PUPILS at a Waterlooville have had a lesson in dental health.
Dental nurses Claudia Murch and Katie Harrington from Oasis Dental Care in Waterlooville gave a talk to more than 70 Reception pupils aged four and five.
The visit was part of an educational programme aimed at lifting awareness of dental care and healthy teeth.
Oasis lead dentist Mira Krumova said: ‘Many people have simply got into bad habits. In this campaign we are encouraging parents to ensure their children are brushing their teeth properly.
‘If parents invest time in their children’s dental care early on, they could avoid invasive dental procedures not only in childhood, but also in adult life.’
The children were given demonstrations using disclosure tablets to show plaque on their teeth and why it’s important to take two minutes to brush teeth thoroughly twice a day. They were given packs with toothbrushes, balloons, advice guides and a wall chart for parents.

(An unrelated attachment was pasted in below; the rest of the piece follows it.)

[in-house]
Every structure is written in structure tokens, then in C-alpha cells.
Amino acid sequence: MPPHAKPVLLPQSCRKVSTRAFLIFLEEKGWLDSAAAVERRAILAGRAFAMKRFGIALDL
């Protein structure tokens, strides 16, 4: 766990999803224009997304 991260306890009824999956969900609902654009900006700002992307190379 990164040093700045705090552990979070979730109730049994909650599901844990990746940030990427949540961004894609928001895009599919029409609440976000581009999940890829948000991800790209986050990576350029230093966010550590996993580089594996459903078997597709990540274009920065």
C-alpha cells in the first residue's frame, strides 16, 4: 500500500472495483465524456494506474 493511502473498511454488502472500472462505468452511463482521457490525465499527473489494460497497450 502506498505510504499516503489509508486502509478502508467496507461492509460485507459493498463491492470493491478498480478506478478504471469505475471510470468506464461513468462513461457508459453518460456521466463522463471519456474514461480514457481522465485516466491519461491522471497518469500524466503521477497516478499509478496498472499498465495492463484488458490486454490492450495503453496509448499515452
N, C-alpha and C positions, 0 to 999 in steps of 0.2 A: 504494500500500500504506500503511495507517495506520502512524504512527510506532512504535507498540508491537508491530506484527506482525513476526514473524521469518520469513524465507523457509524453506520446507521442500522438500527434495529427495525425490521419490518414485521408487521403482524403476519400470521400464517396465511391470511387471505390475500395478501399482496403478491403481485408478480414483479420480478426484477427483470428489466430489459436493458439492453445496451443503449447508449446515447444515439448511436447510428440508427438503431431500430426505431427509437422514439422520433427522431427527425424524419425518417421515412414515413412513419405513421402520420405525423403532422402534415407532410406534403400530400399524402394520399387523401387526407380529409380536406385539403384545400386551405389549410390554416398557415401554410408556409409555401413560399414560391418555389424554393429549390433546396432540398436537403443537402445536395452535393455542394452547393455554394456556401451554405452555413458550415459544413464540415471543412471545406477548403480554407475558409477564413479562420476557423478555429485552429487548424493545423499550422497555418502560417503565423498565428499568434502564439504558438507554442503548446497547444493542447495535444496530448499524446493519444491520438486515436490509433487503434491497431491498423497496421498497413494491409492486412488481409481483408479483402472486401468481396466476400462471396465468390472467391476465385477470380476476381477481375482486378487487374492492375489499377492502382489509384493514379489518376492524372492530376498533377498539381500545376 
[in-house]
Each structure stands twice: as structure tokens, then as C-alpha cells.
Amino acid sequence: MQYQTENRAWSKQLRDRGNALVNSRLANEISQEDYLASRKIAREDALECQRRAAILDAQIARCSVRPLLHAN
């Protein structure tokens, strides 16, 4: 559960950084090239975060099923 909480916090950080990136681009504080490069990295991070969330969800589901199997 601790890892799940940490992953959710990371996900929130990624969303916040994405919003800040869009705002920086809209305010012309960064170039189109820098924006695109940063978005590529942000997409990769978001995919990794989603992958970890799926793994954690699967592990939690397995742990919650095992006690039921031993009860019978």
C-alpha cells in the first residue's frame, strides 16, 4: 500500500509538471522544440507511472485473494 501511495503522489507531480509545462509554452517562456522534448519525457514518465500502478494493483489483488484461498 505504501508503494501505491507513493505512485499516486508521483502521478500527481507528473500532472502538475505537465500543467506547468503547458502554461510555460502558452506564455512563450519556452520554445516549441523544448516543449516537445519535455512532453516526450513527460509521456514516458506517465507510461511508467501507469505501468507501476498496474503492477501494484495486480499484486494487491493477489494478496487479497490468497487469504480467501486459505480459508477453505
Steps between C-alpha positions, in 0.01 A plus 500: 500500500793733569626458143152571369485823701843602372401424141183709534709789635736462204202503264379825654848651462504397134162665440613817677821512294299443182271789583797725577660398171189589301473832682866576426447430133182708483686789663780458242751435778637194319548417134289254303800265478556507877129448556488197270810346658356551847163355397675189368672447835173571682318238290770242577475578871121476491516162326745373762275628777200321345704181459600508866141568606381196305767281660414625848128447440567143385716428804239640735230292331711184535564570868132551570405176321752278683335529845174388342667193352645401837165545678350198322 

The visit followed the release of a survey which showed that more than two thirds of children in the south-east have had fillings.
Ms Krumova said: ‘The survey showed that in the south east over half – 51 per cent – of children aged two to 11 had an average of two to three sugary snacks a day and 67 per cent of children have at least one sugary drink a day.
‘These findings paint a worrying picture as children as young as two are eating and drinking sugary snacks and drinks regularly every day.
‘We would therefore urge parents to think about the levels of sugar content in foods and drink that they and their children consume as foods high in sugar and carbohydrates increase mouth bacteria which attack the teeth, causing decay.
‘The teeth’s natural defence, salvia, takes around an hour following consumption of these high sugar foods, to build up.
‘That’s why it’s really important to reduce the frequency of sugar consumption as well as the volume.’ The Oasis team also plans visit to other schools, including St Paul’s Primary School in Paulsgrove.